After the mall was finished with the tree, it was auctioned off, and the proceeds went to charity.

10. Hub Caps

What better way to get your car dealership ready for the Christmas season than creating a tree out of old hub caps you have lying around? This brilliant marketing move was dreamed up by Champion Auto Sales of Arundel, Maine.

11. RAM

Admittedly, the shape could use a little work, but it’s still pretty obvious that this collection of RAM is supposed to be a Christmas tree—especially given the cute little star ornament at the top. This adorably geeky mini tree was submitted to Geeks Are Sexy by Adam from the University of the Sciences in Philadelphia.

12. Circuit Board

Here’s another geeky Christmas tree alternative –only this one comes pre-made. Just stick a 12 volt battery on this little tree and it will be all lit up and ready to glow.

Sean Gallup/Getty Images
Want to Recycle Your Christmas Tree? Feed It to an Elephant
Sean Gallup/Getty Images
Sean Gallup/Getty Images

When the holiday season finally comes to a close, people get creative with the surplus of dead Christmas trees. One San Francisco-based artist transformed brittle shrubs into hanging installation pieces. Others use pine needles for mulch, or repurpose trees into bird sanctuaries. For the average person, sticking it into a wood chipper or "treecycling" it as part of a community program are all eco-friendly ways to say goodbye to this year's Douglas fir. None of these solutions, however, are as cute as the waste-cutting strategy employed by some zoos around the world: giving them to elephants.

Each year, zookeepers at Tierpark Berlin—a facility that bills itself as “Europe’s largest adventure animal park”—feed the elephants unsold pine trees. The plants are reportedly pesticide-free, and they serve as a good (albeit prickly) supplement to the pachyderms' usual winter diets.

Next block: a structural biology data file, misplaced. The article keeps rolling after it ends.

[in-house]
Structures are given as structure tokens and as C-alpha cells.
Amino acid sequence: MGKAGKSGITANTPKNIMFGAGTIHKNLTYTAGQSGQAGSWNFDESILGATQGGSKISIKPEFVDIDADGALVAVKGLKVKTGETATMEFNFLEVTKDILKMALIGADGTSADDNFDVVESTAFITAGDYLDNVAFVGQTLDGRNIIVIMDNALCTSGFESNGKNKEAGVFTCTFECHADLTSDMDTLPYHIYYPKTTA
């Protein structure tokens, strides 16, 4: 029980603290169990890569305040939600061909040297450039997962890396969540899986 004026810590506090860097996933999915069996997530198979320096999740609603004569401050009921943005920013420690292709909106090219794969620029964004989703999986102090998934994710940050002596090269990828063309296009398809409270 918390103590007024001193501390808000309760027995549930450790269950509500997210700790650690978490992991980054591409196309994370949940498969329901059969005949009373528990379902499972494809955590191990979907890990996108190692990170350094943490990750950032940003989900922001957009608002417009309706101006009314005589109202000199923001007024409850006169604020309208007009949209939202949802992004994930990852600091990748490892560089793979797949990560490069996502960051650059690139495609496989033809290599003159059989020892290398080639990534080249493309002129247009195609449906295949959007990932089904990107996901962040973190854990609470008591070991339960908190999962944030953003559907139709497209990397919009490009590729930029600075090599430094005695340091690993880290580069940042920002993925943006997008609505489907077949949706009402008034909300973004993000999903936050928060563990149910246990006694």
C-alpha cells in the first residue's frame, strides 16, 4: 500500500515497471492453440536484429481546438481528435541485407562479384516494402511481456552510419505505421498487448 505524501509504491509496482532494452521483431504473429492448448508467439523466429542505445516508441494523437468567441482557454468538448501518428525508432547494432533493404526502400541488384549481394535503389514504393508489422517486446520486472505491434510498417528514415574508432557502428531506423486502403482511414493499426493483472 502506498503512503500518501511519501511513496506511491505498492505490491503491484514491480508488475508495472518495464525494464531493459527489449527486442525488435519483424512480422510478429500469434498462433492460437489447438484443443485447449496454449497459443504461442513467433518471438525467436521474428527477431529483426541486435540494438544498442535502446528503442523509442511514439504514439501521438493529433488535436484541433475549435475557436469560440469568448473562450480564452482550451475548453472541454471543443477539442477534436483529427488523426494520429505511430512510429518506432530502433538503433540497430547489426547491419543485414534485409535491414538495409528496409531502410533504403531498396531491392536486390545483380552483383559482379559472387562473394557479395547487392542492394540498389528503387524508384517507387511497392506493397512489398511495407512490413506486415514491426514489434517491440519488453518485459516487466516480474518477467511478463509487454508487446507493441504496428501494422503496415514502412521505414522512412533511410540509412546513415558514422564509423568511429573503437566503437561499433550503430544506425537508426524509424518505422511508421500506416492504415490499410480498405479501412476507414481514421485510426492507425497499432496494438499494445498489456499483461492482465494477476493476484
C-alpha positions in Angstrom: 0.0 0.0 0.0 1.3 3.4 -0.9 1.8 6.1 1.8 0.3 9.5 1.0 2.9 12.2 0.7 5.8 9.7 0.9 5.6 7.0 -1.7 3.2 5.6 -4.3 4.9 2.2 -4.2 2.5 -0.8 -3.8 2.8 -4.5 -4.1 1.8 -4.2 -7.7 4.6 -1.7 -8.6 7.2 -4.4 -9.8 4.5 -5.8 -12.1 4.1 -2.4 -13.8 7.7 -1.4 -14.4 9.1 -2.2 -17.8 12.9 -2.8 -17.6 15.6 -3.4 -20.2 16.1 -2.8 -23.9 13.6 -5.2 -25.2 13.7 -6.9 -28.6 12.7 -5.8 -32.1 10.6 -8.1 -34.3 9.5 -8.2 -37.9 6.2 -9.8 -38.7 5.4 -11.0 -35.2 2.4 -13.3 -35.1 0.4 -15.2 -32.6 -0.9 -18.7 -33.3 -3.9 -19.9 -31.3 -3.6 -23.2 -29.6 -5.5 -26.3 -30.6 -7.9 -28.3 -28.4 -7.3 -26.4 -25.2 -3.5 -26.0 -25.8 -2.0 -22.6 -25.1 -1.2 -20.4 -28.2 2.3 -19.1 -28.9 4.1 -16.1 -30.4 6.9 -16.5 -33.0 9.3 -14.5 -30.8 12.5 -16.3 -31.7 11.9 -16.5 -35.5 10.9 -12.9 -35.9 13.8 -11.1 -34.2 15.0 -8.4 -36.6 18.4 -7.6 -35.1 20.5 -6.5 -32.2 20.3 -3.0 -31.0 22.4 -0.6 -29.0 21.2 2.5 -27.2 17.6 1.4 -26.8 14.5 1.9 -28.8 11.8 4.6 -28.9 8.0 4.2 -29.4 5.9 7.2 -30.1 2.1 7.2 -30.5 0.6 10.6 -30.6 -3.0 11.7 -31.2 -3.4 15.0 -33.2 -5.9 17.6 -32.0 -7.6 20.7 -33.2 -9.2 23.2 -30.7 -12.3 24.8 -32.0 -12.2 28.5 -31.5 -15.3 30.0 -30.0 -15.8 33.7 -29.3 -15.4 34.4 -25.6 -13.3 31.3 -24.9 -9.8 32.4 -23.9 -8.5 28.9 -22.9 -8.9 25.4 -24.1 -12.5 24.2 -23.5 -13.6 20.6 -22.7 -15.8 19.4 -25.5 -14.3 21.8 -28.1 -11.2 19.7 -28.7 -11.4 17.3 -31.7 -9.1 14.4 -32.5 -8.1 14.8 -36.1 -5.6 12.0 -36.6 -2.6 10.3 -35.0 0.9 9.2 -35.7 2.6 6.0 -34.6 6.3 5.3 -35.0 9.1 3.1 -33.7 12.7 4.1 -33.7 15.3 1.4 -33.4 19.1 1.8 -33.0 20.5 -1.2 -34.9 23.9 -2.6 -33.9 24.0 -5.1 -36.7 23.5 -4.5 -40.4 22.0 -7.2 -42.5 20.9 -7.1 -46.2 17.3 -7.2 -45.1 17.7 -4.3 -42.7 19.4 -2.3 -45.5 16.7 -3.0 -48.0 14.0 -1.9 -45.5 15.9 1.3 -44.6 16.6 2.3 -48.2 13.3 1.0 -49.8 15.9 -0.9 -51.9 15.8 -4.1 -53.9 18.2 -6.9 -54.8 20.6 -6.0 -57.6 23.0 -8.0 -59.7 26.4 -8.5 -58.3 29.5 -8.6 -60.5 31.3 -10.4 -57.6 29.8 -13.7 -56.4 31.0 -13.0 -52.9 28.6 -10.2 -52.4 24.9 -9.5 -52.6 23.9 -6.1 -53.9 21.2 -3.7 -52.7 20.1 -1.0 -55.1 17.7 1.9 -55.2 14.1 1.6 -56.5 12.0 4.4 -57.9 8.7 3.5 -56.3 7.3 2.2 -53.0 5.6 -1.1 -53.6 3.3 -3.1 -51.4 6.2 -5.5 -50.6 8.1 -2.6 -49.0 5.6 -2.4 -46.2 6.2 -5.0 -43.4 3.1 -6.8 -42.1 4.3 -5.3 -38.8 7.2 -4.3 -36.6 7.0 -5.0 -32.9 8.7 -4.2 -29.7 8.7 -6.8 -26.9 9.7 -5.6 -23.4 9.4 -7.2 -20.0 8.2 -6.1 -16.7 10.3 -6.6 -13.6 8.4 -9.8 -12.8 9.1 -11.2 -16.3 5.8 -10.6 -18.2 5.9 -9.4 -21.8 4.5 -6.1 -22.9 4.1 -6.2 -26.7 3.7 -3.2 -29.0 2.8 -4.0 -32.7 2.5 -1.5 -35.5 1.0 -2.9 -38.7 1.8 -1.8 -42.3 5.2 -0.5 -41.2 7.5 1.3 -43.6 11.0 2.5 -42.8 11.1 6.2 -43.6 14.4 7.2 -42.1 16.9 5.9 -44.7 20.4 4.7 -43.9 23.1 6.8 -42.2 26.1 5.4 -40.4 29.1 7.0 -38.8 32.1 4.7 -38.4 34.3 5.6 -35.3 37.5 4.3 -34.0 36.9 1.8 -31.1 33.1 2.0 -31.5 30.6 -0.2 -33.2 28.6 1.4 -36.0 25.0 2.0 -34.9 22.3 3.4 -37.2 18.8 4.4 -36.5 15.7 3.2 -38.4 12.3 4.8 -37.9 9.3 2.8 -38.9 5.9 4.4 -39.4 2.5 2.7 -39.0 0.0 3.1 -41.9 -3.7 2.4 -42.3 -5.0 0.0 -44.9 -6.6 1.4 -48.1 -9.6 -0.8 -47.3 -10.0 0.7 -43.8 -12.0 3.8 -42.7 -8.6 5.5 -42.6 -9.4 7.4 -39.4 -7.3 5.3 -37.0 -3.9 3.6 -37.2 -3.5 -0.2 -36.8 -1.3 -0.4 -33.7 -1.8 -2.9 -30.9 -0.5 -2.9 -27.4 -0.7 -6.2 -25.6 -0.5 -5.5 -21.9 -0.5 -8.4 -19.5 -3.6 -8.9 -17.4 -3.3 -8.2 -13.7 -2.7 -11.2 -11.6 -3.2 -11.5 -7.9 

A bit closer to home, the residents of The Elephant Sanctuary in Hohenwald, Tennessee rely on local residents to take part in their annual Christmas Tree Drive. In addition to being nutrient-rich, the tree's needles are said to help aid in an elephant's digestion. But beyond all that, it's pretty adorable to watch.

5 Eco-Friendly Ways to Dispose of Your Christmas Tree

What’s the environmentally safest way to dispose of your Christmas tree? It’s hard to say. Grown, managed, transported, and recycled efficiently, a real Christmas tree’s environmental impact should be near neutral. Unfortunately, not all Christmas tree plantations are equal in their environmental impact.

The most eco-friendly way is to leave the tree in the ground, where it belongs, so you never have to dispose of it. But then you don't have a Christmas tree in your house to bring festive cheer. One thing you can do is be environmentally smart when it comes to the tree's disposal. After this festive season, why not try one of these eco-friendly methods.